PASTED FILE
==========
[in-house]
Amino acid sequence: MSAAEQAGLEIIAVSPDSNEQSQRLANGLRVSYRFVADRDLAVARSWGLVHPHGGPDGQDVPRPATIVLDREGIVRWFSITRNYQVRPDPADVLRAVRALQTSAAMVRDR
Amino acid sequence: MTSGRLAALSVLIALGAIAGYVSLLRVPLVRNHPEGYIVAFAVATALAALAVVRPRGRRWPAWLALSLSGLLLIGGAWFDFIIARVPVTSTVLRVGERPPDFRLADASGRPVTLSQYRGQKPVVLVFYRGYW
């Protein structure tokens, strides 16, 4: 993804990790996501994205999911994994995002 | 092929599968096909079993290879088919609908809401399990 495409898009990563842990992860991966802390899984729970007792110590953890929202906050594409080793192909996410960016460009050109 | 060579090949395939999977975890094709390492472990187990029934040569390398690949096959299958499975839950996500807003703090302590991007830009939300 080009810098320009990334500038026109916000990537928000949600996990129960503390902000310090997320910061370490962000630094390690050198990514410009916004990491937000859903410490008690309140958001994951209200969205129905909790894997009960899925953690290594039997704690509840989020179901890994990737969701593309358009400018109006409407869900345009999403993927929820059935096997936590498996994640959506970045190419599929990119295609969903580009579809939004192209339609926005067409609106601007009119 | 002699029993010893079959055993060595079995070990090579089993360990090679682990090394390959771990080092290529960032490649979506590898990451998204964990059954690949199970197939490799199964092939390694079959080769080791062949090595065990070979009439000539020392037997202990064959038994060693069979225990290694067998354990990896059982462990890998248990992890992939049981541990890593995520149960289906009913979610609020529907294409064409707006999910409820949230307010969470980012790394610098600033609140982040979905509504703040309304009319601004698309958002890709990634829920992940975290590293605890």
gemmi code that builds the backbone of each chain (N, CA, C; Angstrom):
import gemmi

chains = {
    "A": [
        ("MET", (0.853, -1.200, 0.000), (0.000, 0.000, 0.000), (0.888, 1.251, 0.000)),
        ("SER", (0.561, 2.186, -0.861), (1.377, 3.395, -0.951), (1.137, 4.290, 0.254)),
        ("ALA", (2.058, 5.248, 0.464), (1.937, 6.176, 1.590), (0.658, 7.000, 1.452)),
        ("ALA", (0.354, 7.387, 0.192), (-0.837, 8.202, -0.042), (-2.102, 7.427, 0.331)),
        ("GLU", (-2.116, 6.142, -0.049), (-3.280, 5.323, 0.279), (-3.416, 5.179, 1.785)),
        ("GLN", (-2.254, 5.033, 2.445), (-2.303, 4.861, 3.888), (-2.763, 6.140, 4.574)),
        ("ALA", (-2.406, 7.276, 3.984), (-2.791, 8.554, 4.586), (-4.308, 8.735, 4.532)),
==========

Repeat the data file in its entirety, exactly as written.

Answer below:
[in-house]
Amino acid sequence: MSAAEQAGLEIIAVSPDSNEQSQRLANGLRVSYRFVADRDLAVARSWGLVHPHGGPDGQDVPRPATIVLDREGIVRWFSITRNYQVRPDPADVLRAVRALQTSAAMVRDR
Amino acid sequence: MTSGRLAALSVLIALGAIAGYVSLLRVPLVRNHPEGYIVAFAVATALAALAVVRPRGRRWPAWLALSLSGLLLIGGAWFDFIIARVPVTSTVLRVGERPPDFRLADASGRPVTLSQYRGQKPVVLVFYRGYW
């Protein structure tokens, strides 16, 4: 993804990790996501994205999911994994995002 | 092929599968096909079993290879088919609908809401399990 495409898009990563842990992860991966802390899984729970007792110590953890929202906050594409080793192909996410960016460009050109 | 060579090949395939999977975890094709390492472990187990029934040569390398690949096959299958499975839950996500807003703090302590991007830009939300 080009810098320009990334500038026109916000990537928000949600996990129960503390902000310090997320910061370490962000630094390690050198990514410009916004990491937000859903410490008690309140958001994951209200969205129905909790894997009960899925953690290594039997704690509840989020179901890994990737969701593309358009400018109006409407869900345009999403993927929820059935096997936590498996994640959506970045190419599929990119295609969903580009579809939004192209339609926005067409609106601007009119 | 002699029993010893079959055993060595079995070990090579089993360990090679682990090394390959771990080092290529960032490649979506590898990451998204964990059954690949199970197939490799199964092939390694079959080769080791062949090595065990070979009439000539020392037997202990064959038994060693069979225990290694067998354990990896059982462990890998248990992890992939049981541990890593995520149960289906009913979610609020529907294409064409707006999910409820949230307010969470980012790394610098600033609140982040979905509504703040309304009319601004698309958002890709990634829920992940975290590293605890």
gemmi code that builds the backbone of each chain (N, CA, C; Angstrom):
import gemmi

chains = {
    "A": [
        ("MET", (0.853, -1.200, 0.000), (0.000, 0.000, 0.000), (0.888, 1.251, 0.000)),
        ("SER", (0.561, 2.186, -0.861), (1.377, 3.395, -0.951), (1.137, 4.290, 0.254)),
        ("ALA", (2.058, 5.248, 0.464), (1.937, 6.176, 1.590), (0.658, 7.000, 1.452)),
        ("ALA", (0.354, 7.387, 0.192), (-0.837, 8.202, -0.042), (-2.102, 7.427, 0.331)),
        ("GLU", (-2.116, 6.142, -0.049), (-3.280, 5.323, 0.279), (-3.416, 5.179, 1.785)),
        ("GLN", (-2.254, 5.033, 2.445), (-2.303, 4.861, 3.888), (-2.763, 6.140, 4.574)),
        ("ALA", (-2.406, 7.276, 3.984), (-2.791, 8.554, 4.586), (-4.308, 8.735, 4.532)),